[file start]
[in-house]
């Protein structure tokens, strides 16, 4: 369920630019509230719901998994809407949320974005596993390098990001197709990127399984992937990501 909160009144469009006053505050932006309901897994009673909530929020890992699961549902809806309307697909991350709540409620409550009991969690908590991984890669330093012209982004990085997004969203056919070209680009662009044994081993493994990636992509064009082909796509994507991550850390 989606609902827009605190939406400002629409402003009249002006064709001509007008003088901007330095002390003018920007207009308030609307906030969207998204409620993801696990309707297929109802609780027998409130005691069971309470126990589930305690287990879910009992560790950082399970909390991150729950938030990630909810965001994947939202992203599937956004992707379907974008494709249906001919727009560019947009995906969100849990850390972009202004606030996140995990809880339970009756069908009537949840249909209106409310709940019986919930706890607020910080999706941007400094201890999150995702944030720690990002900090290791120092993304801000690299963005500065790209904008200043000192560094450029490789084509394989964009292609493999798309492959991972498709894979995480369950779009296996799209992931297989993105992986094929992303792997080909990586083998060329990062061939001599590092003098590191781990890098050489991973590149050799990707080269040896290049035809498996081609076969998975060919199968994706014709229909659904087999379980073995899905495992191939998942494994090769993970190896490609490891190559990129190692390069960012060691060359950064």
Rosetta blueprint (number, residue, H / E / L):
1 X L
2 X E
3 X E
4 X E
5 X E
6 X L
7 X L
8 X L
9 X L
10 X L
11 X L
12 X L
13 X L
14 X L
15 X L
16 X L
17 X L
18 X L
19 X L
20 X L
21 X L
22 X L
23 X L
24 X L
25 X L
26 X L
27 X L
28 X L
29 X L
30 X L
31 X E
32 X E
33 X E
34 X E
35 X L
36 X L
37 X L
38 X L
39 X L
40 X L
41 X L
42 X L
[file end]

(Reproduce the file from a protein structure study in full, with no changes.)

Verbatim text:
[in-house]
């Protein structure tokens, strides 16, 4: 369920630019509230719901998994809407949320974005596993390098990001197709990127399984992937990501 909160009144469009006053505050932006309901897994009673909530929020890992699961549902809806309307697909991350709540409620409550009991969690908590991984890669330093012209982004990085997004969203056919070209680009662009044994081993493994990636992509064009082909796509994507991550850390 989606609902827009605190939406400002629409402003009249002006064709001509007008003088901007330095002390003018920007207009308030609307906030969207998204409620993801696990309707297929109802609780027998409130005691069971309470126990589930305690287990879910009992560790950082399970909390991150729950938030990630909810965001994947939202992203599937956004992707379907974008494709249906001919727009560019947009995906969100849990850390972009202004606030996140995990809880339970009756069908009537949840249909209106409310709940019986919930706890607020910080999706941007400094201890999150995702944030720690990002900090290791120092993304801000690299963005500065790209904008200043000192560094450029490789084509394989964009292609493999798309492959991972498709894979995480369950779009296996799209992931297989993105992986094929992303792997080909990586083998060329990062061939001599590092003098590191781990890098050489991973590149050799990707080269040896290049035809498996081609076969998975060919199968994706014709229909659904087999379980073995899905495992191939998942494994090769993970190896490609490891190559990129190692390069960012060691060359950064």
Rosetta blueprint (number, residue, H / E / L):
1 X L
2 X E
3 X E
4 X E
5 X E
6 X L
7 X L
8 X L
9 X L
10 X L
11 X L
12 X L
13 X L
14 X L
15 X L
16 X L
17 X L
18 X L
19 X L
20 X L
21 X L
22 X L
23 X L
24 X L
25 X L
26 X L
27 X L
28 X L
29 X L
30 X L
31 X E
32 X E
33 X E
34 X E
35 X L
36 X L
37 X L
38 X L
39 X L
40 X L
41 X L
42 X L